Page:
Second program that’s in the clinic is for a different an inhibitor of the different HMT, this compound 6438 inhibits an HMT called EZH2. The Phase 1 dose escalation is currently ongoing in this program, where we’re targeting NHL patients with specific genetic alterations. But these two programs are only the tip of a product platform is generating a pipeline of novel personalized therapeutic programs within this family of enzymes, within the HMTs. Our intellectual property is robust, we have composition of matter patents around our two lead programs 5676 and 6438 that expire in 2032.

And we have therapeutic collaborations with Celgene, Eisai, and GSK that have been an important source not only revenue for the company, but also validation of our approach and recognition of the uniqueness of our product platforms, because of the criticality of addressing patients with genetically-defined cancers, we also have companion diagnostic collaborations with Abbott and Roche. Abbott around the DOT1L program and Roche molecular around the EZH2 program.

In 2013 and 2014 to date we’ve advanced our clinical program 5676 significantly, we achieved a $25 million proof-of-concept milestone with Celgene for achieving objective responses in the dose escalation phase of that program. And we initiated a Phase 1 expansion study specifically in patients that have genetic alterations. This is a leukemia population that has chromosomal translocation, leukemia is known as MLL-r or MLL-PTD.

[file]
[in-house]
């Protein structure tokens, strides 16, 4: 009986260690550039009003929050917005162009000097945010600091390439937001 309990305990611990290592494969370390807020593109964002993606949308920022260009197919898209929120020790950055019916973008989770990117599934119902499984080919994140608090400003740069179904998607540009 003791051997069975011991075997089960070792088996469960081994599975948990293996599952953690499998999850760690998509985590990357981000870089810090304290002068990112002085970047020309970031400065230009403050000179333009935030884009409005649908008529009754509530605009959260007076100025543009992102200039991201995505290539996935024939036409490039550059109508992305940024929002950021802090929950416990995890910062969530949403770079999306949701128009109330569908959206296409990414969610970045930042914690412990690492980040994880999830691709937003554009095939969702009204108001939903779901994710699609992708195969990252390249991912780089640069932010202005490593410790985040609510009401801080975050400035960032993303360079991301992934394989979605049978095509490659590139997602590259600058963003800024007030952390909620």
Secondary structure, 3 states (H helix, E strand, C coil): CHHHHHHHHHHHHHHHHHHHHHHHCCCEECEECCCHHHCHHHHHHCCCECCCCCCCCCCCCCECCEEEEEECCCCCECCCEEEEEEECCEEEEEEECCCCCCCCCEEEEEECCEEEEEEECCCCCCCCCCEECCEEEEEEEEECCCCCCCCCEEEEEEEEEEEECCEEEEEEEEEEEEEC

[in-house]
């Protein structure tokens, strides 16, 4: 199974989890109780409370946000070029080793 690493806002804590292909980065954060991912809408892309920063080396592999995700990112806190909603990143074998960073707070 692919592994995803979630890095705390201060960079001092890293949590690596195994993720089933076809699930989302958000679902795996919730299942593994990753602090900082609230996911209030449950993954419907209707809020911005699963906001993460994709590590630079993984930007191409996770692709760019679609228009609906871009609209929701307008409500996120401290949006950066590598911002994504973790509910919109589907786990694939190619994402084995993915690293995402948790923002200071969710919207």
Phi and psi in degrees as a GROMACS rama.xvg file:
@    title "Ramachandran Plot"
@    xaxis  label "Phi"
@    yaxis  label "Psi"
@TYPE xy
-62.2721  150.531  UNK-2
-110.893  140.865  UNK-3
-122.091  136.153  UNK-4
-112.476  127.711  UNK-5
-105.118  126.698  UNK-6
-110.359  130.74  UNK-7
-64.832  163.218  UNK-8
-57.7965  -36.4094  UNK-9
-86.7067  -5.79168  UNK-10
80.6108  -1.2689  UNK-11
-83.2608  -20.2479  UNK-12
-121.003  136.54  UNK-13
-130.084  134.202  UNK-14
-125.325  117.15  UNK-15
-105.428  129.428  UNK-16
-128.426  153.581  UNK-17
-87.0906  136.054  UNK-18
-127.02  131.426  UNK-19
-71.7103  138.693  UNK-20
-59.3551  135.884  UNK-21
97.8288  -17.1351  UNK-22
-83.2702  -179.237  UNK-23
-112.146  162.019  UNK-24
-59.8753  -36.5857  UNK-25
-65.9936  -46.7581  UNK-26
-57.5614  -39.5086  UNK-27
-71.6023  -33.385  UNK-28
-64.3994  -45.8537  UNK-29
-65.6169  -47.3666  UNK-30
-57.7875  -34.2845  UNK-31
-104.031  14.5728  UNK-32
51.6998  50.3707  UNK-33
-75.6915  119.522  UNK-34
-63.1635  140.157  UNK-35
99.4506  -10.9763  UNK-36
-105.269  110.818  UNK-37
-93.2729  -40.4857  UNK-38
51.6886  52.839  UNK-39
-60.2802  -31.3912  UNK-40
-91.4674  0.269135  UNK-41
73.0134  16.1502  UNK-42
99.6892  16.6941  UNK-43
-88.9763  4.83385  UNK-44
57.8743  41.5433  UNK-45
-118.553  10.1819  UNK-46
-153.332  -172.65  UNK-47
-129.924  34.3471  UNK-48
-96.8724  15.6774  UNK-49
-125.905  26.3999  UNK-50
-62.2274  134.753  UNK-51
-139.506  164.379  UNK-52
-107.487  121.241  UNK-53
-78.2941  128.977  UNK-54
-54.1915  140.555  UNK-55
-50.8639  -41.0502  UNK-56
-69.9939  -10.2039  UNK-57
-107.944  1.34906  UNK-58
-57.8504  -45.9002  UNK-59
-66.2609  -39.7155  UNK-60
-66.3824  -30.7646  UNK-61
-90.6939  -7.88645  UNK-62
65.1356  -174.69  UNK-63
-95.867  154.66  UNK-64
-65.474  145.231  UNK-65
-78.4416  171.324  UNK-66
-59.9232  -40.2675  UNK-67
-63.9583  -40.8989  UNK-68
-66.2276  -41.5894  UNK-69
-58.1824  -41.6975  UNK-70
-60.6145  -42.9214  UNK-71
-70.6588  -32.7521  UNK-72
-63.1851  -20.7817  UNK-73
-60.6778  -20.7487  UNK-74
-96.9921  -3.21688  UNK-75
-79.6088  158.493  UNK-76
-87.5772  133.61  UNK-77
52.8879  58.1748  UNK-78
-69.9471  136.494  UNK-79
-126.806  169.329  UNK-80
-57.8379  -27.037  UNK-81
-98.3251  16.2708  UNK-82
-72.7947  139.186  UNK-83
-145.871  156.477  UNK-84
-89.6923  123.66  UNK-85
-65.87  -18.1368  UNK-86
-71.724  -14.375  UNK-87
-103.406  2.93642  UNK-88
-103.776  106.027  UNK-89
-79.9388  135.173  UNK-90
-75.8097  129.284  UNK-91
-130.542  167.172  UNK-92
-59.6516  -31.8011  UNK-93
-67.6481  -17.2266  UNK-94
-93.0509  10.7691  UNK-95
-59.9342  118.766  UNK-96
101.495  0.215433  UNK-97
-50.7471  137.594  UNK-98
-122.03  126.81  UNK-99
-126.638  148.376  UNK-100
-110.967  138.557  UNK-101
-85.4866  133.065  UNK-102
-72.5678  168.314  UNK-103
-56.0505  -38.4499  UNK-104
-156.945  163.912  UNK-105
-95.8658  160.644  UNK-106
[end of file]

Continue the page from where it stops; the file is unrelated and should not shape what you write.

And additionally we started a Phase 1 study in pediatric MLL-r patients. The form of leukemia were treating occurs in two age populations, in adult population and in pediatric population and we’re very pleased based on the safety profile that we’ve seen to date with 5676 to initiate the pediatric trial.

We have an ongoing EZH2 Phase 1 dose escalation study and again in 2013 we achieved $6 million initiation milestone with Eisai in that program. We have three programs that are partnered with GSK and over the last since December we’ve achieved $10 million in milestones across those three programs with the three GSK targets. And as I’ve mentioned we’ve advanced our intellectual property position with U.S. patents that have been issued this year on 5676 and 6438 as well as therapeutic and diagnostic claims around the EZH2 programs.

We anticipate that we’ll finish 2014 with more than a $170 million in cash this cash runway extends us through at least mid 2016 and that does not consider any additional milestones from any of our three partners. More importantly than the time that it extends through our ability to do proof-of-concept trials in our two programs that are currently in the clinic.

So let me turn now and explain a little bit more about this class of enzymes and then why we chose to focus initially on the two HMTs DOT1L and EZH2. So in this within that nucleus of your cell is the DNA that it encodes the proteins that make up life. And that control of gene expression is regulated by the addition of small chemical groups on to protein called histones as depicted in this cartoon. The addition of methyl groups is a particularly important regulatory system controlling gene expression.